Movie Name/Year: Skinamarink (2023)
Genre: Horror
Length:  1h 40min
Rating: Unrated
Production/Distribution: ERO Picture Company, IFC Midnight, Shudder, BayView Entertainment
Director: Kyle Edward Ball
Writer: Kyle Edward Ball
Actors: Lucas Paul, Dali Rose Tetreault, Ross Paul, Jaime Hill
IMDb Blurb: Two children wake up in the middle of the night to find their father is missing, and all the windows and doors in their home have vanished.
Cat’s Point of View:
I’d been on the fence about watching Skinamarink from the outset. When we viewed the trailer during our stream prior to February’s Top 20 list, there were red flags and it didn’t really tell us much about the film. 

I understand why now. There wasn’t much to show or tell beyond what did appear in the cryptic trailer. There wasn’t much to the movie, itself. 

I am feeling frustrated with myself because I don’t like tearing down things. Offering negative feedback without any positive feels almost like bullying to me and I abhor that. I am finding it rather difficult at the moment to contribute something positive regarding Skinamarink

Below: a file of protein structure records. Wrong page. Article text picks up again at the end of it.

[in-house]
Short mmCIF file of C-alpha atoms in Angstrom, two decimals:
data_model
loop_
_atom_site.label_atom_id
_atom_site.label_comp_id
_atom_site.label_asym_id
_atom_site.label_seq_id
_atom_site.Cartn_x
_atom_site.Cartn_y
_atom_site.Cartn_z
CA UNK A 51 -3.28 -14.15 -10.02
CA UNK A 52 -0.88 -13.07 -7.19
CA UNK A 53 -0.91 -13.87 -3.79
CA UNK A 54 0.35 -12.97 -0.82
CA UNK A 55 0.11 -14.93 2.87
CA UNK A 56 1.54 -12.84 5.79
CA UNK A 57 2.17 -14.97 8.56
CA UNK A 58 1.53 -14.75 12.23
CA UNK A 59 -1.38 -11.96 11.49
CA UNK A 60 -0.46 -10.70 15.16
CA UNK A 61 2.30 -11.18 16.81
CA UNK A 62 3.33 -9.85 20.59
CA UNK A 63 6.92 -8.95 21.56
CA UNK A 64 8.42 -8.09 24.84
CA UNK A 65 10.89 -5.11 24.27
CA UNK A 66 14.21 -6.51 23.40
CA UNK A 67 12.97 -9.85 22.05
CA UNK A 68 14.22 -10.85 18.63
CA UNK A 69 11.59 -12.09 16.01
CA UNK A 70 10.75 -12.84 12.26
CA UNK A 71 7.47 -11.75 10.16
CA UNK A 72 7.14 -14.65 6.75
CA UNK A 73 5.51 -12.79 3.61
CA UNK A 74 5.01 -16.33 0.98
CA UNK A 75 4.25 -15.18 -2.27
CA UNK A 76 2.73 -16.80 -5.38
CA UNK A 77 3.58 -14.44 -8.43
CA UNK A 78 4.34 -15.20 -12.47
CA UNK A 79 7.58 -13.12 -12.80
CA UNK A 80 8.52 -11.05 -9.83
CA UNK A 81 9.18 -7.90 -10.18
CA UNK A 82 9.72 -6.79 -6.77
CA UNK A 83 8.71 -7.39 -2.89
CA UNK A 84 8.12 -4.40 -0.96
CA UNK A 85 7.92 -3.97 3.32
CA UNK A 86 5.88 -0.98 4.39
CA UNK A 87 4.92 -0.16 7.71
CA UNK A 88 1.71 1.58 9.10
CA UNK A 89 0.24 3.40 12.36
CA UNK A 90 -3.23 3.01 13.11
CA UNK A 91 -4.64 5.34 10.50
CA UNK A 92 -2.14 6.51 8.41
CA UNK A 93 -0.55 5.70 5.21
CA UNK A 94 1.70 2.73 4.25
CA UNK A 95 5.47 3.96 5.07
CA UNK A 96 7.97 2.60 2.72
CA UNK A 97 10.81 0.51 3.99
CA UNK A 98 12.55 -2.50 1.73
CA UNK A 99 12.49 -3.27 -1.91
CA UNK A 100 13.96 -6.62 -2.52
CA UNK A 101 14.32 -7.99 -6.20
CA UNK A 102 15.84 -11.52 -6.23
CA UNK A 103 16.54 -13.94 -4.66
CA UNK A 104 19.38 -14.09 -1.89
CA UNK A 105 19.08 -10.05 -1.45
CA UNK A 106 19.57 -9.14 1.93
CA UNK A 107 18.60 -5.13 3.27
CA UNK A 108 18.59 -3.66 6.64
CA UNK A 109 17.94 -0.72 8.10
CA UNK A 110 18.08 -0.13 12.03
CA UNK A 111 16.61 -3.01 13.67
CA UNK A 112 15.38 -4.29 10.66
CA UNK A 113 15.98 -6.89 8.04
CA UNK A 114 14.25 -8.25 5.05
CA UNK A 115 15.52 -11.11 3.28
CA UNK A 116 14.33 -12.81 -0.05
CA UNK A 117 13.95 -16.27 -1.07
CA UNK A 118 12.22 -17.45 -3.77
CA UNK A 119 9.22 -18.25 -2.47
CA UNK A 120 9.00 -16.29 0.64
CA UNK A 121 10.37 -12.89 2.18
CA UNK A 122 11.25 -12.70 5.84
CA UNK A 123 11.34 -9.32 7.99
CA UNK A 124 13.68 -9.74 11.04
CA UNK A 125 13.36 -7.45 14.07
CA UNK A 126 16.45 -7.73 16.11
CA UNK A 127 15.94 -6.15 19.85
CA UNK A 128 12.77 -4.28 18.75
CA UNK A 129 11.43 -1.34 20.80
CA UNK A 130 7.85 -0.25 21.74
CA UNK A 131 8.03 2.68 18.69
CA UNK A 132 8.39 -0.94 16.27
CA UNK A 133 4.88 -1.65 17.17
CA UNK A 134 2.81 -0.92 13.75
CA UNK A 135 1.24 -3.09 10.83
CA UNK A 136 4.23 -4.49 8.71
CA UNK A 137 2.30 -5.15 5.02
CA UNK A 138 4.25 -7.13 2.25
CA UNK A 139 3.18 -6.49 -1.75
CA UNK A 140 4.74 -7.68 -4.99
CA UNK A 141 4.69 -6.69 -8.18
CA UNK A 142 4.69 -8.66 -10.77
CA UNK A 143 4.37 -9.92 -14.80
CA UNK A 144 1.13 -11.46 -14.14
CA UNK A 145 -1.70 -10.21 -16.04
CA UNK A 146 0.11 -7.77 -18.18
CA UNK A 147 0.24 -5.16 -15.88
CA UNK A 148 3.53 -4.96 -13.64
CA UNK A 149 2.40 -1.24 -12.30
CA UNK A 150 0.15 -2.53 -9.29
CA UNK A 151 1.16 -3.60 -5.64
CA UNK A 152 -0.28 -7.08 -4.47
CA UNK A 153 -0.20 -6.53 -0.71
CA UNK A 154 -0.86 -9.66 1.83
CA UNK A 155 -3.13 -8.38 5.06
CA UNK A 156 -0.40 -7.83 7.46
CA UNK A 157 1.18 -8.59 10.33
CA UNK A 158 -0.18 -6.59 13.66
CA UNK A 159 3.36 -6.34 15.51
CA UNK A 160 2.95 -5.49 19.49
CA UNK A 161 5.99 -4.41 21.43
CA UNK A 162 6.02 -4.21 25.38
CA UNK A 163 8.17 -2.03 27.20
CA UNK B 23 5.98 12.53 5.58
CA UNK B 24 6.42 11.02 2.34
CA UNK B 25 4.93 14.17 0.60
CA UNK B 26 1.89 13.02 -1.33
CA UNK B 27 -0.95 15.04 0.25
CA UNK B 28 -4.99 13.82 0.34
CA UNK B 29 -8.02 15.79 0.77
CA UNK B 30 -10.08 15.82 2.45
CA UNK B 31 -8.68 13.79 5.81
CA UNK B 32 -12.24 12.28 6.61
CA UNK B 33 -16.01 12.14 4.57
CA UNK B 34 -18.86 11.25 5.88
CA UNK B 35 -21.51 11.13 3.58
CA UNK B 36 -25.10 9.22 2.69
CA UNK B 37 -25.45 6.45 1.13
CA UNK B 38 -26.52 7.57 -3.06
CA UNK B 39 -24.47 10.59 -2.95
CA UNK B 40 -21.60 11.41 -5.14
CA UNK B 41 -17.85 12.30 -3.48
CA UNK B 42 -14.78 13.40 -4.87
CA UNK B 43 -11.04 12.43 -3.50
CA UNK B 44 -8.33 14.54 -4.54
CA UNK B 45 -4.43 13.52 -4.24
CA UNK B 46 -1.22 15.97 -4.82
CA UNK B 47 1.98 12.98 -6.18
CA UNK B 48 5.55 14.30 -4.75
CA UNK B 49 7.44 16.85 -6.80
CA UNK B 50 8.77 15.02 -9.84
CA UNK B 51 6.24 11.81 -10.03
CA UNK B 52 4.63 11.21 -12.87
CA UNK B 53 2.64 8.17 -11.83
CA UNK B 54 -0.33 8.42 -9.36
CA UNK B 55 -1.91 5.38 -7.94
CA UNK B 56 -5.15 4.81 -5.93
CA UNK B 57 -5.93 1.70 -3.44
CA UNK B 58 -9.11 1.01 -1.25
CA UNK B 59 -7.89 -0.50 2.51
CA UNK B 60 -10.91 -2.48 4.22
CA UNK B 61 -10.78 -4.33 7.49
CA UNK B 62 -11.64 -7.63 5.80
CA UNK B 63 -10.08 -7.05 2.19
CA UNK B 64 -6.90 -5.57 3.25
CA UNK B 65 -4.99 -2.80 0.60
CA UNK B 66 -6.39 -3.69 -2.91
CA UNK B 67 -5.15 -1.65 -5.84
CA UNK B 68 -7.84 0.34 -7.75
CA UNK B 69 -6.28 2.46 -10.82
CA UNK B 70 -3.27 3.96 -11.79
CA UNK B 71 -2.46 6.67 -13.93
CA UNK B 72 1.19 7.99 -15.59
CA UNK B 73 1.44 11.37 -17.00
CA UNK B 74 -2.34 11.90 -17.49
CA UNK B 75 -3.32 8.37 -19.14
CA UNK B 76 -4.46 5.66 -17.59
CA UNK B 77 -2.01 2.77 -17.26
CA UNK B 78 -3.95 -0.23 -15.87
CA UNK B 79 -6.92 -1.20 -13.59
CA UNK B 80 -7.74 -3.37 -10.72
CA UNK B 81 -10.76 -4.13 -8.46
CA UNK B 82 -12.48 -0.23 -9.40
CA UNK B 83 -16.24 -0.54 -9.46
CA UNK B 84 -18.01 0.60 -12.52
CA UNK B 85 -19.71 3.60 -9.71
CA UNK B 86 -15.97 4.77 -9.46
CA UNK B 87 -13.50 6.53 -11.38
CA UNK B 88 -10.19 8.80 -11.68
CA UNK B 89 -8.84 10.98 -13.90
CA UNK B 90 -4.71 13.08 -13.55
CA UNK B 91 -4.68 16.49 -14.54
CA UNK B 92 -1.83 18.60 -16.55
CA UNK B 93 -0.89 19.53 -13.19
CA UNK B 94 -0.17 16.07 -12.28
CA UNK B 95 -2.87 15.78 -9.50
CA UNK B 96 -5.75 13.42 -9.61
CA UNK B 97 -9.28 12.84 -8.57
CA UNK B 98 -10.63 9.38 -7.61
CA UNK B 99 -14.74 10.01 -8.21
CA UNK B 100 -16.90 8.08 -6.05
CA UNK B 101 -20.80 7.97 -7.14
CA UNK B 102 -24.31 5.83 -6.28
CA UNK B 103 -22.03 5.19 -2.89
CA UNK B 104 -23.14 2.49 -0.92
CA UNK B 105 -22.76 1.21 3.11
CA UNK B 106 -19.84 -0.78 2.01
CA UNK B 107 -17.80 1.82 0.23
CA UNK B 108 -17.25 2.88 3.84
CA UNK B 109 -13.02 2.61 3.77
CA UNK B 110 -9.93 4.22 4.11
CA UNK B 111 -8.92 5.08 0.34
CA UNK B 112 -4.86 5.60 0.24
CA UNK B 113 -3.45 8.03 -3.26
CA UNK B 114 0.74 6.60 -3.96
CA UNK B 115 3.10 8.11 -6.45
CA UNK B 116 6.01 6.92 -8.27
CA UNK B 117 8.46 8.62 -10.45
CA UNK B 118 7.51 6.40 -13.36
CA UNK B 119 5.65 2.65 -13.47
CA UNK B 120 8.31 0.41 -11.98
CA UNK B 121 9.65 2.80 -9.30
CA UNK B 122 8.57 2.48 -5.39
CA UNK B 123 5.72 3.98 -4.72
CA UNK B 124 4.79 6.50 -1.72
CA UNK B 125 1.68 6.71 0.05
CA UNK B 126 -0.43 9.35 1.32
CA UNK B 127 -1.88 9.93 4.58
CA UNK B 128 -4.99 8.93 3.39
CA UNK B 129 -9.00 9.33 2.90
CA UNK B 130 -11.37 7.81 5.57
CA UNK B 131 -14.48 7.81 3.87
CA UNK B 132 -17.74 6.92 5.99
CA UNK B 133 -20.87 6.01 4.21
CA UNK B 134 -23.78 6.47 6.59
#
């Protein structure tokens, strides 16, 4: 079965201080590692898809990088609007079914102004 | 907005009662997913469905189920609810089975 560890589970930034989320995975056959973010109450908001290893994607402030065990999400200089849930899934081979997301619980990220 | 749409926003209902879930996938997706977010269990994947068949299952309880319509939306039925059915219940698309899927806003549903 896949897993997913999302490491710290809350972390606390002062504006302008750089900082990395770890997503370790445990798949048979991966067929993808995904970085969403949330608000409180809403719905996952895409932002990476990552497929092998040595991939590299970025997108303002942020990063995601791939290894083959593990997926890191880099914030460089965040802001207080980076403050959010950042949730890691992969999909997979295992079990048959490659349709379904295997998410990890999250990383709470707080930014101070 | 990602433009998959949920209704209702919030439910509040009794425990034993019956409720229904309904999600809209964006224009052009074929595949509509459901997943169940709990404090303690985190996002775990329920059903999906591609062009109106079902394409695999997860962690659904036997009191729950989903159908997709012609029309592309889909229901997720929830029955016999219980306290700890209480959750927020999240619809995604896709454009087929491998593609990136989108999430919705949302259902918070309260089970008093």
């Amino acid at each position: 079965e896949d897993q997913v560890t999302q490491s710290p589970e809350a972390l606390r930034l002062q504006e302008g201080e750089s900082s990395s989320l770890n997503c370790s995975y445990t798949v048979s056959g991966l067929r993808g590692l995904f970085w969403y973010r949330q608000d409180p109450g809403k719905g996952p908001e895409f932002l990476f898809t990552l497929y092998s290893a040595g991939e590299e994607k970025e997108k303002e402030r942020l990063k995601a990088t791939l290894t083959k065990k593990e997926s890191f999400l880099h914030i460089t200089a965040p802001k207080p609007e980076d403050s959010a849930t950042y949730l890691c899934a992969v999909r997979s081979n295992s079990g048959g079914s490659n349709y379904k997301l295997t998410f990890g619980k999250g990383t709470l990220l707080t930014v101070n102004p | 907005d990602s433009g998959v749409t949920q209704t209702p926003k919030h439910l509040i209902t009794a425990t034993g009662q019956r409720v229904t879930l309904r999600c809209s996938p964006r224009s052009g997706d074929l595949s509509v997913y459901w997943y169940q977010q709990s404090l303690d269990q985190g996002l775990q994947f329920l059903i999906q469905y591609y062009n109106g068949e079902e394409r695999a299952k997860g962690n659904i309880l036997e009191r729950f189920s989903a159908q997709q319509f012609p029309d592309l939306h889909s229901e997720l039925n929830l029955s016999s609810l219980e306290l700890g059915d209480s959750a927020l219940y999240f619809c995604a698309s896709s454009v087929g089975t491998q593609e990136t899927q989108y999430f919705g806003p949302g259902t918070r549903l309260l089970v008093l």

Skinamarink came across to me as some sort of experimental art-house horror film. Between the odd camera angles, the intentionally grainy and gritty aspect to the visuals, and the lack of a background score it felt like it was trying too hard to offer something different as ‘elevated’ but missed the mark. 

I’ll be honest that my energy reserves have been rather depleted because I’m in the middle of Mardi Gras and it’s a really busy time of year for me. Long stretches of silence, darkness, and nearly nothing happening on screen simply put me to sleep. I literally had to watch Skinamarink more than once - and on the second watch-through, I had to rewind many sections of the screener because I kept nodding off. 
There were some really creepy elements to Skinamarink. The fact that whatever was happening was affecting children amped up the unsettling factor. I get that the ‘bad things’ were happening off-screen to allow audiences to use their imaginations to add to the horror. The movie on the whole just fell short due to the overall oddness and sparseness. There’s very little dialogue, and what was said was often in whispers or faint murmurings in the background.  

Had there been more of a story front-and-center and more of a traditional treatment to it (i.e. seeing actors full bodies and things happening on-screen rather than off in the darkness) it might have held my attention better. Skinamarink was not ADHD-friendly in that way. 

Unfortunately, I can’t think of anyone that I’d want to recommend Skinamarink to - unless they were having trouble sleeping, considering this was effectively a cinematic sleep aid. 

If you’d like to give it a shot and form your own opinion, however, Skinamarink is available on Shudder. 
Rotten Tomatoes Critic Score – 72%
Rotten Tomatoes Audience Score – 44%
Metascore – None
Metacritic User Score – None
IMDB Score – 5.1/10
Trust the Dice: Cat’s Rating – 2/5

Trust the Dice: Parental Advisory Rating – PG-13
Movie Trailer: